You’re the inspiration
00:00 / 00:00
10 September 2015
Photo: Harold Navarro
Where do cities take their inspiration from? In this episode of ‘The Urbanist’ we explore how our cities rely on each another to draw lessons and move forward, from New York and London tackling similar problems to how a bike-sharing scheme proved to be contagious. Plus: every continent claims to have its own Venice – but is that actually a good thing?
10 September 2015
Photo: Arian Zwegers
Once the centre of the vast Austro-Hungarian Empire, Vienna has left an indelible mark on the main cities of its former lands. And even though these are now independent states in their own right, that imperial heritage lives on.
Share chapter 1
Photo: Vinoth Chandar
Planning plays an essential role in ensuring a city stays on track and tackles its problems in a timely manner. In the case of New York however, this task has been made easier by relying on an old friend: London. Carl Weisbrod, director of New York department of City Planning and the chairman of the City Planning Commission, talks about the similarities between both cities.
Share chapter 2
Perhaps one of the cities that sees its name being used the most is Venice. We’ve all heard about ‘the Venice of Asia’ or that really nice little town that is just like Venice. But apart from the name and having a couple of canals, do these cities actually take any inspiration from the original city?
Share chapter 4
Want more radio episodes like these in your inbox?
Sign up to Monocle’s email newsletters to stay on top of news and opinion, plus the latest from the magazine, radio, film and shop.
The Urbanist - latest episodes
As cities begin to plan for the future, we look at how urban designers can cater for public health. We also head to New York to see how the city is protecting the welfare of its most vulnerable residents.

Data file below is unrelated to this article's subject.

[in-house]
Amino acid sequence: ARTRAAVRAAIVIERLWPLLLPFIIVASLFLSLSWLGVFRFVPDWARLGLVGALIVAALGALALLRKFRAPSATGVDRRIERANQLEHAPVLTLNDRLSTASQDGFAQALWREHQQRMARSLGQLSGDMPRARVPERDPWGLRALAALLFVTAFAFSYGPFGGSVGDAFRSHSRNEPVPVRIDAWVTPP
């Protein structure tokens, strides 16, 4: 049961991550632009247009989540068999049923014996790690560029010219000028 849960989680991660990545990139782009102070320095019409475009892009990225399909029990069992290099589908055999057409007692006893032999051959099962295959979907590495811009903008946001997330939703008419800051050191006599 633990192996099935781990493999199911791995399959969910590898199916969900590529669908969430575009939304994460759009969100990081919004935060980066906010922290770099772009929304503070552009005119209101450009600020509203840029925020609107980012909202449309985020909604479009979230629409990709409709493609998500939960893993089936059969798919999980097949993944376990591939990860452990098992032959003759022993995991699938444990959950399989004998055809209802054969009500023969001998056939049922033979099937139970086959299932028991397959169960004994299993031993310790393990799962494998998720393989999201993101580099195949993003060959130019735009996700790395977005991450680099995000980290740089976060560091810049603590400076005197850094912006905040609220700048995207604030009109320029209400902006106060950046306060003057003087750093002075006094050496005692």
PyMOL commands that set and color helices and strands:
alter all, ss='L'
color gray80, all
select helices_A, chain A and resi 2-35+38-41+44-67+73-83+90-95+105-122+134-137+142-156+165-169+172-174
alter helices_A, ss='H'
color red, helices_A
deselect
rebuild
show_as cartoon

We look to one of the more mundane structures in Hong Kong’s West Kowloon Cultural District that still manages to catch the eye from across the water.
Just over a month after the explosion that shook the Lebanese capital, we assess the damage, reflect on the causes and muse on the future for this bruised and battered city.
We climb the stairs to a small Croatian town where canny street design harnesses the best – and quells the worst – that the coastal winds have to offer.
We explore a recent documentary on regeneration through the arts and see how the 2020 European capital of culture is fighting back against a tumultuous year. Plus: a look at the growing trend of mass timber construction.
We visit the Werkbundsiedlung in western Vienna, a little-known gem of early 20-century modernism.
We look at the world of urban planning to see how the future is shaping up for the industry.
We head to South London to visit an impressive housing estate where there’s a growing sense of community.
Does your city have a sound? This week we explore sound and the city, including how it changed during the past few months as the world went into lockdown.
Monocle’s Fernando Augusto Pacheco takes the plunge into one of Zürich’s lakeside public baths.
We look at ways in which our cities can lead the charge in transitioning to a better future for our natural world.
Monocle 24’s Mae-Li Evans heads to the UK’s only desert to visit a humble cottage and its garden that stand steadfast among the shingle.
Andrew Tuck sits down with Douglas Cardinal, one of Canada’s most respected architects and still an inspiring voice at the age of 86.
As hospitality reopens in the UK just in time for the last of the summer sun, Monocle’s Christy Evans takes us on a journey through London with a tour of Charles Dickens’ pubs.
We forecast how our city streets are set to change and learn a few lessons about the future of urban transport.